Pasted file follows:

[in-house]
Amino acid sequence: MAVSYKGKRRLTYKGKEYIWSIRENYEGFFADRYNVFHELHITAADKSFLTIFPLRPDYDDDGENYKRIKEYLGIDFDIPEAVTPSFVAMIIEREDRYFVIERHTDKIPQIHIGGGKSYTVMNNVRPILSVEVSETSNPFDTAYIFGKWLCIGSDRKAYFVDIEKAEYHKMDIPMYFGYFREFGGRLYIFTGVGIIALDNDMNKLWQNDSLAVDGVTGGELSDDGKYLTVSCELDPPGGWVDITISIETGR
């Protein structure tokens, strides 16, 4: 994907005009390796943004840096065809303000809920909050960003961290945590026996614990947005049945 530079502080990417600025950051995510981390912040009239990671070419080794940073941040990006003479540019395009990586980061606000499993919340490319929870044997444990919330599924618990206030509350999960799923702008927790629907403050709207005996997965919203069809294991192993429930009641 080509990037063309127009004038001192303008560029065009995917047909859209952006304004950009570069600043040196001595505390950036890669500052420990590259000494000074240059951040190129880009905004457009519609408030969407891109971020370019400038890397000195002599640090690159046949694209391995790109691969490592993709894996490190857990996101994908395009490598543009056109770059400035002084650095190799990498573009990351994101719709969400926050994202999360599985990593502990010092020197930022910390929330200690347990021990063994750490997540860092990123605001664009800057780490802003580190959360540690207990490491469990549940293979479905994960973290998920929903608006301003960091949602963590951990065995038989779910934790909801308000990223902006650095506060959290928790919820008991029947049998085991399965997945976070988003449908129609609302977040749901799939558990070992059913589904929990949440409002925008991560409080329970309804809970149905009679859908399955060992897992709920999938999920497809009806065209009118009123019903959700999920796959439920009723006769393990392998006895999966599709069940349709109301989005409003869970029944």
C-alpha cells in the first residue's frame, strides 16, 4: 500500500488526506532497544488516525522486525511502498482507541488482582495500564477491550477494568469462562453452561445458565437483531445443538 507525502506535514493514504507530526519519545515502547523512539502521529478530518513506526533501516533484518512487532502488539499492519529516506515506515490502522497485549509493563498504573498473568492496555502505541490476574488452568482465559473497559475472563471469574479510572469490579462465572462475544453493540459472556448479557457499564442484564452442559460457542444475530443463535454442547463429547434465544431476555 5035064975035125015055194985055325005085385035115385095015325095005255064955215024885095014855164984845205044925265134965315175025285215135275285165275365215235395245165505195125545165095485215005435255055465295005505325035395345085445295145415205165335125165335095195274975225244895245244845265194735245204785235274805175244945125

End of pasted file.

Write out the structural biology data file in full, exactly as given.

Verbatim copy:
[in-house]
Amino acid sequence: MAVSYKGKRRLTYKGKEYIWSIRENYEGFFADRYNVFHELHITAADKSFLTIFPLRPDYDDDGENYKRIKEYLGIDFDIPEAVTPSFVAMIIEREDRYFVIERHTDKIPQIHIGGGKSYTVMNNVRPILSVEVSETSNPFDTAYIFGKWLCIGSDRKAYFVDIEKAEYHKMDIPMYFGYFREFGGRLYIFTGVGIIALDNDMNKLWQNDSLAVDGVTGGELSDDGKYLTVSCELDPPGGWVDITISIETGR
């Protein structure tokens, strides 16, 4: 994907005009390796943004840096065809303000809920909050960003961290945590026996614990947005049945 530079502080990417600025950051995510981390912040009239990671070419080794940073941040990006003479540019395009990586980061606000499993919340490319929870044997444990919330599924618990206030509350999960799923702008927790629907403050709207005996997965919203069809294991192993429930009641 080509990037063309127009004038001192303008560029065009995917047909859209952006304004950009570069600043040196001595505390950036890669500052420990590259000494000074240059951040190129880009905004457009519609408030969407891109971020370019400038890397000195002599640090690159046949694209391995790109691969490592993709894996490190857990996101994908395009490598543009056109770059400035002084650095190799990498573009990351994101719709969400926050994202999360599985990593502990010092020197930022910390929330200690347990021990063994750490997540860092990123605001664009800057780490802003580190959360540690207990490491469990549940293979479905994960973290998920929903608006301003960091949602963590951990065995038989779910934790909801308000990223902006650095506060959290928790919820008991029947049998085991399965997945976070988003449908129609609302977040749901799939558990070992059913589904929990949440409002925008991560409080329970309804809970149905009679859908399955060992897992709920999938999920497809009806065209009118009123019903959700999920796959439920009723006769393990392998006895999966599709069940349709109301989005409003869970029944």
C-alpha cells in the first residue's frame, strides 16, 4: 500500500488526506532497544488516525522486525511502498482507541488482582495500564477491550477494568469462562453452561445458565437483531445443538 507525502506535514493514504507530526519519545515502547523512539502521529478530518513506526533501516533484518512487532502488539499492519529516506515506515490502522497485549509493563498504573498473568492496555502505541490476574488452568482465559473497559475472563471469574479510572469490579462465572462475544453493540459472556448479557457499564442484564452442559460457542444475530443463535454442547463429547434465544431476555 5035064975035125015055194985055325005085385035115385095015325095005255064955215024885095014855164984845205044925265134965315175025285215135275285165275365215235395245165505195125545165095485215005435255055465295005505325035395345085445295145415205165335125165335095195274975225244895245244845265194735245204785235274805175244945125